Here we report our finding of simple formulae,

based on new experimental data of the nodal gap, ΔN, and the antinodal gap, Δ*, for Bi2Sr2CaCu2O8+δ (Bi2212). Clear-cut gap images over the entire Fermi surface have been obtained from low-energy synchrotron-radiation angle-resolved photoemission (ARPES)19,20, and allowed us to extract the nodal limit of the gap slope beyond the momentum-space dichotomy. As a result, the nodal-gap energy ΔN is reconciled with Tc, indicating its relevance to the condensation of the electron pairs. A high plateau value of ΔN/Tc ratio exhibits sufficiently strong electron coupling for the underdoped Bi2212. Furthermore, the nodal and antinodal gaps are quantitatively related by a factor of the square-root superfluid density, , in a wide hole-concentration range. This reduction factor is identical to the theoretical prediction for the effect of incoherent pair excitations21,22, implying that the antinodal gap energy is relevant to the formation of the electron pairs. Thus, we argue that the strong coupling makes a critical difference to the pairing state, and that a substantial number of electrons remain paired, despite dropping out of the coherent superfluid in the underdoped superconducting cuprates. The gap-based formulae shed light on a crucial part of the mechanism governing Tc through parameterization with the pairing energy Δ* and the surviving superfluid density ρs4,5.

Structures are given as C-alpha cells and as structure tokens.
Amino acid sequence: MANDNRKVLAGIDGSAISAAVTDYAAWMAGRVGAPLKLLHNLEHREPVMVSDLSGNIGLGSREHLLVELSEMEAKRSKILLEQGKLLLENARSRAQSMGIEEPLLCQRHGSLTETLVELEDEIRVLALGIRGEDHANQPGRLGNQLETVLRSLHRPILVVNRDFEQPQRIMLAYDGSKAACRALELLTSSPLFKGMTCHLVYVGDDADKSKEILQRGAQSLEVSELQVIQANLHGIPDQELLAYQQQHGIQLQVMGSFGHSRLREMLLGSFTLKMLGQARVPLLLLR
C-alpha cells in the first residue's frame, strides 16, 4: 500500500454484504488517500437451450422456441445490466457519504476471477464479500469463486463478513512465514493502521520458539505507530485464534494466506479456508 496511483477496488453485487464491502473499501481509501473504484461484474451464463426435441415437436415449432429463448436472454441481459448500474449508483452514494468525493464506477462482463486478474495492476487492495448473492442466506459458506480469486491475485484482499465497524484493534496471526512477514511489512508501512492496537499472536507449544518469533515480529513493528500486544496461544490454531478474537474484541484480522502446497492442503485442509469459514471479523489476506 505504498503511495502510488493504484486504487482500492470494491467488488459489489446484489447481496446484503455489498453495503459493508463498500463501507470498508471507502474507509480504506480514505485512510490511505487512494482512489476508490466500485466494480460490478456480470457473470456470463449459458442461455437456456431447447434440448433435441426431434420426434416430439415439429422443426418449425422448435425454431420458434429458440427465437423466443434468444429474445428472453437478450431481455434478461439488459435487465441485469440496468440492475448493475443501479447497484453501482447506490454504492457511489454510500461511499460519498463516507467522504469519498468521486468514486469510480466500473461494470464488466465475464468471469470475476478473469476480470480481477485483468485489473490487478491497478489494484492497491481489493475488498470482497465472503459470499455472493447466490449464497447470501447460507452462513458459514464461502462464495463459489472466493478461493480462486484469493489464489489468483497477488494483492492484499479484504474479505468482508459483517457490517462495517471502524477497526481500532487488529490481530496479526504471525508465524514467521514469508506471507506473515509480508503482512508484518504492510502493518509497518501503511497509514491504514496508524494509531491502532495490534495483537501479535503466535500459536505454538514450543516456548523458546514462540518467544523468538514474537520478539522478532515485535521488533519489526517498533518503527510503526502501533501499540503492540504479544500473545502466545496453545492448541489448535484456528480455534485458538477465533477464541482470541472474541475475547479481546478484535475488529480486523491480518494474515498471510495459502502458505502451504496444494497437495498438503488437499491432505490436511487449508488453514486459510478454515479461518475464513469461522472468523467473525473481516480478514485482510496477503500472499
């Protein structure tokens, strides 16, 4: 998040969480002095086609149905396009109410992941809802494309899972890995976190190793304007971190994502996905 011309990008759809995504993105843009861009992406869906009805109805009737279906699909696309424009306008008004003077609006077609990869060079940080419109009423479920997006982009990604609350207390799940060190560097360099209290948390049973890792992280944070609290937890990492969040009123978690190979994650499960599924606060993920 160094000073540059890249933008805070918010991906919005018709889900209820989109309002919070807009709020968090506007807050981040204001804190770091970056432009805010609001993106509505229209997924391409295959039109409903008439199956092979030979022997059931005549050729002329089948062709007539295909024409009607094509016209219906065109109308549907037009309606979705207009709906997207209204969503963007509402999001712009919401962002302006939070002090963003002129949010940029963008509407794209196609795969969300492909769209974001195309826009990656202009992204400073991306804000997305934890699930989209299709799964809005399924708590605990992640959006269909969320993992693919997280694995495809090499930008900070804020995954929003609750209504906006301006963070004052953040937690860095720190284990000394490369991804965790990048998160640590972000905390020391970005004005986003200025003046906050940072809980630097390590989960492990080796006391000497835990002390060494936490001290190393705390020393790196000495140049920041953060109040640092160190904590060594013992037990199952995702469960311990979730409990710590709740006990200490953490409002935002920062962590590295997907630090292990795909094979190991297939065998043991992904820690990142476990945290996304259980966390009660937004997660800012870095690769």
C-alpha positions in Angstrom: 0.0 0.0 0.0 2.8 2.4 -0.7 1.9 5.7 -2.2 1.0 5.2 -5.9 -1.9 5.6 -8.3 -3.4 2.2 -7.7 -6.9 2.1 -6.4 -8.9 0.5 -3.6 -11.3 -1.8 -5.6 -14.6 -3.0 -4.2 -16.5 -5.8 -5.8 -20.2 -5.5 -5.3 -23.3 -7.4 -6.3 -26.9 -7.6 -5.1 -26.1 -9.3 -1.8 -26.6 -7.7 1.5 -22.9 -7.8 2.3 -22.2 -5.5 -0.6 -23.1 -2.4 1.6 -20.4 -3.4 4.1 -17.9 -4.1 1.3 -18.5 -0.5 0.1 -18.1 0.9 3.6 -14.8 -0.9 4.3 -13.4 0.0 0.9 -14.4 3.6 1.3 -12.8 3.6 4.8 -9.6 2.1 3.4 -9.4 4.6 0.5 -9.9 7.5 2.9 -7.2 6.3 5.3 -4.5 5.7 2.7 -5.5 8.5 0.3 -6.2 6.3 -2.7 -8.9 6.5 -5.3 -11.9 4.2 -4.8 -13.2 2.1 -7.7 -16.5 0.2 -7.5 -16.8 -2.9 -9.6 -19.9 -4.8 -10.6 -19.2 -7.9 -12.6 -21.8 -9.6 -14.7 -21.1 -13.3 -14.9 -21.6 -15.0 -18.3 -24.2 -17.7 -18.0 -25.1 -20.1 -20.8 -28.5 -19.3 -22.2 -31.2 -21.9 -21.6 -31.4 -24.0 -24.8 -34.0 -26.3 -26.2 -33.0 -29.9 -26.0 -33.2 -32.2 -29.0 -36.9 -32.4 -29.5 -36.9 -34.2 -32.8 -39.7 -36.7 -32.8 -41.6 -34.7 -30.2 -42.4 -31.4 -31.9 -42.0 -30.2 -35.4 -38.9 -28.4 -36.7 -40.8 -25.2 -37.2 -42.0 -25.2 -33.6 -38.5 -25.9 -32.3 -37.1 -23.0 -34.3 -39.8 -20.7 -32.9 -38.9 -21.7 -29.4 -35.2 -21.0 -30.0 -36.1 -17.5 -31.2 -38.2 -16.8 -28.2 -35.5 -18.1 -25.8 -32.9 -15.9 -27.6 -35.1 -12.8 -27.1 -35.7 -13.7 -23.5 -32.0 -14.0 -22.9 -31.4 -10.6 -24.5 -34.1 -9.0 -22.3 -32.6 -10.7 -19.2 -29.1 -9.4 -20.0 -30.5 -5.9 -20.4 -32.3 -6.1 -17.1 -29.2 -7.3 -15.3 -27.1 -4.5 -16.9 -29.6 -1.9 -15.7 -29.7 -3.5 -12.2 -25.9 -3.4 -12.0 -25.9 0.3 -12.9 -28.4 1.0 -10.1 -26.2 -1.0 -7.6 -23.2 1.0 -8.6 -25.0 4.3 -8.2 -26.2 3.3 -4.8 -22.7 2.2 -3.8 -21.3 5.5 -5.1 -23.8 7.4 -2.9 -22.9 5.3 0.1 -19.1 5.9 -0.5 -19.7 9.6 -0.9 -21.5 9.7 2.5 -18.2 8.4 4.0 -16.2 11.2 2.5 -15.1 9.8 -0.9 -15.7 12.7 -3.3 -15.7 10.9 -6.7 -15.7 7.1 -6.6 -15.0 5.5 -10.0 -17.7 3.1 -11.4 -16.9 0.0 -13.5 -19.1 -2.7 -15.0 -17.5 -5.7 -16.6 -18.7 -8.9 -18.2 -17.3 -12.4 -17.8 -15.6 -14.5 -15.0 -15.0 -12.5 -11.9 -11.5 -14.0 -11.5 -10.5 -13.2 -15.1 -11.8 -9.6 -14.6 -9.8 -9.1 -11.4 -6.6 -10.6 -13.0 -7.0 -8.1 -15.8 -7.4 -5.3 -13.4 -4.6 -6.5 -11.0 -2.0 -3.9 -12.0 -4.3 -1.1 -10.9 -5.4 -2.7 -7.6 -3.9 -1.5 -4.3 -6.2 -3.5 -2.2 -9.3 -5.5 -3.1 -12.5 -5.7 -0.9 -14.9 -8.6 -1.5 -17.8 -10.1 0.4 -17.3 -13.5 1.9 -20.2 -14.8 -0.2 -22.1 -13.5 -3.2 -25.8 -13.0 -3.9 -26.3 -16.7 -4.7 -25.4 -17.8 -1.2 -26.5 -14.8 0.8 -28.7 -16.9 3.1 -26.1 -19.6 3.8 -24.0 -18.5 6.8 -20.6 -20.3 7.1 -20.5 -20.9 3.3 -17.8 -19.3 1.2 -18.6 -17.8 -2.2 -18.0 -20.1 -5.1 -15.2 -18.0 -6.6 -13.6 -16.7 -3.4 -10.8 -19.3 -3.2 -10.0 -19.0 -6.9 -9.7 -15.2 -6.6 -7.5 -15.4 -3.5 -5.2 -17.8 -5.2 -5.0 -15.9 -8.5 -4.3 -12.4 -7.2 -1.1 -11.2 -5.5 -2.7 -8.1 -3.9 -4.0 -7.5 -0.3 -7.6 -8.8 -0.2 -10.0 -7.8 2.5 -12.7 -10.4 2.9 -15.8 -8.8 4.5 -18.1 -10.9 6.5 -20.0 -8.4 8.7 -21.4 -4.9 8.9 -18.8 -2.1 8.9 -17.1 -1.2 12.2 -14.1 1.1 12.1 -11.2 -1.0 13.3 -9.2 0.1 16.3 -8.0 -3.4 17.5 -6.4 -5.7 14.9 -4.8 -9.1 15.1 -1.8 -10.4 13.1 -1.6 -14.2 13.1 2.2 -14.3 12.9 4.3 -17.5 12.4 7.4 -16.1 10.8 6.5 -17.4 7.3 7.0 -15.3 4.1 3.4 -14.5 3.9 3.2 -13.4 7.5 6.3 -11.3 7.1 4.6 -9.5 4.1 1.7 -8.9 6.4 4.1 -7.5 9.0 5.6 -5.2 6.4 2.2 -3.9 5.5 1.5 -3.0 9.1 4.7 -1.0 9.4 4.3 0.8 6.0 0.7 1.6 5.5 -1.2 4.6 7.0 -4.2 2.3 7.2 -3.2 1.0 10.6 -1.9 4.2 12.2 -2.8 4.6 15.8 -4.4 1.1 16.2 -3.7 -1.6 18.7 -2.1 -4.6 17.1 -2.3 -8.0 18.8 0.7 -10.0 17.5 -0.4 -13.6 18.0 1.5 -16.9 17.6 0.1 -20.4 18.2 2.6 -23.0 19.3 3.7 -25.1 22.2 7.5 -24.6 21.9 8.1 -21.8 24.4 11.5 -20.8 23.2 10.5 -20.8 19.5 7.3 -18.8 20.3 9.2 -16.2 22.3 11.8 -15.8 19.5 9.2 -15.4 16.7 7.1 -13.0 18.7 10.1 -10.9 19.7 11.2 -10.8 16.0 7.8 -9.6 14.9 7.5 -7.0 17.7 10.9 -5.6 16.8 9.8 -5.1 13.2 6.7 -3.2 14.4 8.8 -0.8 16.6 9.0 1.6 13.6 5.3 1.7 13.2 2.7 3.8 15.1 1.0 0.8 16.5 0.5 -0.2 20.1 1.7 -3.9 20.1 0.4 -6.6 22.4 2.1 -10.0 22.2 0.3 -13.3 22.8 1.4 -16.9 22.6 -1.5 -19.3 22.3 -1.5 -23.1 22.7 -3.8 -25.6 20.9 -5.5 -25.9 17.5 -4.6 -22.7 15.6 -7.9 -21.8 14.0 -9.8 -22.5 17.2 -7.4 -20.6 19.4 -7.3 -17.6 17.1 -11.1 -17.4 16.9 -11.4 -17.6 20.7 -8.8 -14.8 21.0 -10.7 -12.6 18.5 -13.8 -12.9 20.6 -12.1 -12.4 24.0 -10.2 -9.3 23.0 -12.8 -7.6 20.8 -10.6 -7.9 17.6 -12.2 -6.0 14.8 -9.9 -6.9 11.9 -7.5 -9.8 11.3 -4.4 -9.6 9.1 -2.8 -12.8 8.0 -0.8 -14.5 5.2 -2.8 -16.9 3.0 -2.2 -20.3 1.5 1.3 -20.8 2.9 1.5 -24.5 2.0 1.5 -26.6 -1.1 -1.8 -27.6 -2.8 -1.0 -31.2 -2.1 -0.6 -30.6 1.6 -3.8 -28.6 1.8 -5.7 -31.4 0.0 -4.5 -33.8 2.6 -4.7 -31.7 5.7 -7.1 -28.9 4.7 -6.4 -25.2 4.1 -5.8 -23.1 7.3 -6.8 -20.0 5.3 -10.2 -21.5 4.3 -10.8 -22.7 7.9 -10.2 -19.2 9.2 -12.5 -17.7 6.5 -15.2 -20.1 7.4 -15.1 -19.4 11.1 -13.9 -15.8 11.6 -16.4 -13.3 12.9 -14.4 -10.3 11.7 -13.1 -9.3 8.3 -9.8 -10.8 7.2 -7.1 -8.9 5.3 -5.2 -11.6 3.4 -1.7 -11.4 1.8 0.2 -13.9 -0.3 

Results

ARPES data

Figure 1 demonstrates that well-defined electronic dispersions were observed throughout the Brillouin zone, and exemplifies extraction of the gap images from a seamless body of ARPES data. The Fermi surfaces were rigorously determined from the minimum-gap loci as marked in Fig. 1b, because both inaccuracy and broadening of the cutting path result in an overestimate of the gap energy. Figure 1c shows that the Fermi surfaces (blue curves) of the bonding band (BB) and antibonding band (AB) of the CuO2 bilayer are clearly resolved in the momentum space. The spectra were collected along the two Fermi surfaces from the node through to the antinode, and displayed in Fig. 1e as image plots of energy versus off-node angle θ (Fig. 1a). The distinct energy splitting seen in Fig. 1e indicates that the BB and AB gaps are resolved in our experiment.